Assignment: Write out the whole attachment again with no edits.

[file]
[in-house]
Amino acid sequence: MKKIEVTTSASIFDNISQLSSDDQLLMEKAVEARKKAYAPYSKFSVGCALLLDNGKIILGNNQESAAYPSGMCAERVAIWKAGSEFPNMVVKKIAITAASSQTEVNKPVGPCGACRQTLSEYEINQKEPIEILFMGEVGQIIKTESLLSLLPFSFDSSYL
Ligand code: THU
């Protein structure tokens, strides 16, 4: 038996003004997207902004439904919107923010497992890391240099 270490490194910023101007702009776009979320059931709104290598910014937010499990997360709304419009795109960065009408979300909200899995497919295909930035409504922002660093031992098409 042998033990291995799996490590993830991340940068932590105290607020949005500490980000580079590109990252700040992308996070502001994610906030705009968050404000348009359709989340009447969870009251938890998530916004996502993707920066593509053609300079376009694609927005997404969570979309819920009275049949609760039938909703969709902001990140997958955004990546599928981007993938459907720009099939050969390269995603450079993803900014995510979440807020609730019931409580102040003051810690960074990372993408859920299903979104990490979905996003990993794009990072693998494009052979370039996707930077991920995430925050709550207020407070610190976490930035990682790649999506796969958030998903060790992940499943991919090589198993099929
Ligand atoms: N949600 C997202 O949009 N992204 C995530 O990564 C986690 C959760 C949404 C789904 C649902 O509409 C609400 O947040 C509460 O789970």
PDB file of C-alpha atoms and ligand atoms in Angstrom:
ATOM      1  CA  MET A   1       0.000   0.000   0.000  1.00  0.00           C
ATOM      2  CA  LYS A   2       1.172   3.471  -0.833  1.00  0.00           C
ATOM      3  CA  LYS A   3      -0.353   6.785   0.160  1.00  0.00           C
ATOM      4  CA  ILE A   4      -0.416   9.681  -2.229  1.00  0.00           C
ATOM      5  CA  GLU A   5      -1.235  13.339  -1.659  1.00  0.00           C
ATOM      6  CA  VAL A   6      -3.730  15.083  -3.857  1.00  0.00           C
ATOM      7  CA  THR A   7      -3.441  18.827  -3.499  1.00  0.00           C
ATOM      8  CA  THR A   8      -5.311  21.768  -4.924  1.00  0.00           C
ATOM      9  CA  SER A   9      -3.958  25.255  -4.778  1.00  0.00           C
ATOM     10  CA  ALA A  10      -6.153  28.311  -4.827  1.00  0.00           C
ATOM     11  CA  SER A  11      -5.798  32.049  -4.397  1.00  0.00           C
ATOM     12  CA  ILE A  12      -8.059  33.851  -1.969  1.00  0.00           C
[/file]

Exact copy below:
[in-house]
Amino acid sequence: MKKIEVTTSASIFDNISQLSSDDQLLMEKAVEARKKAYAPYSKFSVGCALLLDNGKIILGNNQESAAYPSGMCAERVAIWKAGSEFPNMVVKKIAITAASSQTEVNKPVGPCGACRQTLSEYEINQKEPIEILFMGEVGQIIKTESLLSLLPFSFDSSYL
Ligand code: THU
């Protein structure tokens, strides 16, 4: 038996003004997207902004439904919107923010497992890391240099 270490490194910023101007702009776009979320059931709104290598910014937010499990997360709304419009795109960065009408979300909200899995497919295909930035409504922002660093031992098409 042998033990291995799996490590993830991340940068932590105290607020949005500490980000580079590109990252700040992308996070502001994610906030705009968050404000348009359709989340009447969870009251938890998530916004996502993707920066593509053609300079376009694609927005997404969570979309819920009275049949609760039938909703969709902001990140997958955004990546599928981007993938459907720009099939050969390269995603450079993803900014995510979440807020609730019931409580102040003051810690960074990372993408859920299903979104990490979905996003990993794009990072693998494009052979370039996707930077991920995430925050709550207020407070610190976490930035990682790649999506796969958030998903060790992940499943991919090589198993099929
Ligand atoms: N949600 C997202 O949009 N992204 C995530 O990564 C986690 C959760 C949404 C789904 C649902 O509409 C609400 O947040 C509460 O789970």
PDB file of C-alpha atoms and ligand atoms in Angstrom:
ATOM      1  CA  MET A   1       0.000   0.000   0.000  1.00  0.00           C
ATOM      2  CA  LYS A   2       1.172   3.471  -0.833  1.00  0.00           C
ATOM      3  CA  LYS A   3      -0.353   6.785   0.160  1.00  0.00           C
ATOM      4  CA  ILE A   4      -0.416   9.681  -2.229  1.00  0.00           C
ATOM      5  CA  GLU A   5      -1.235  13.339  -1.659  1.00  0.00           C
ATOM      6  CA  VAL A   6      -3.730  15.083  -3.857  1.00  0.00           C
ATOM      7  CA  THR A   7      -3.441  18.827  -3.499  1.00  0.00           C
ATOM      8  CA  THR A   8      -5.311  21.768  -4.924  1.00  0.00           C
ATOM      9  CA  SER A   9      -3.958  25.255  -4.778  1.00  0.00           C
ATOM     10  CA  ALA A  10      -6.153  28.311  -4.827  1.00  0.00           C
ATOM     11  CA  SER A  11      -5.798  32.049  -4.397  1.00  0.00           C
ATOM     12  CA  ILE A  12      -8.059  33.851  -1.969  1.00  0.00           C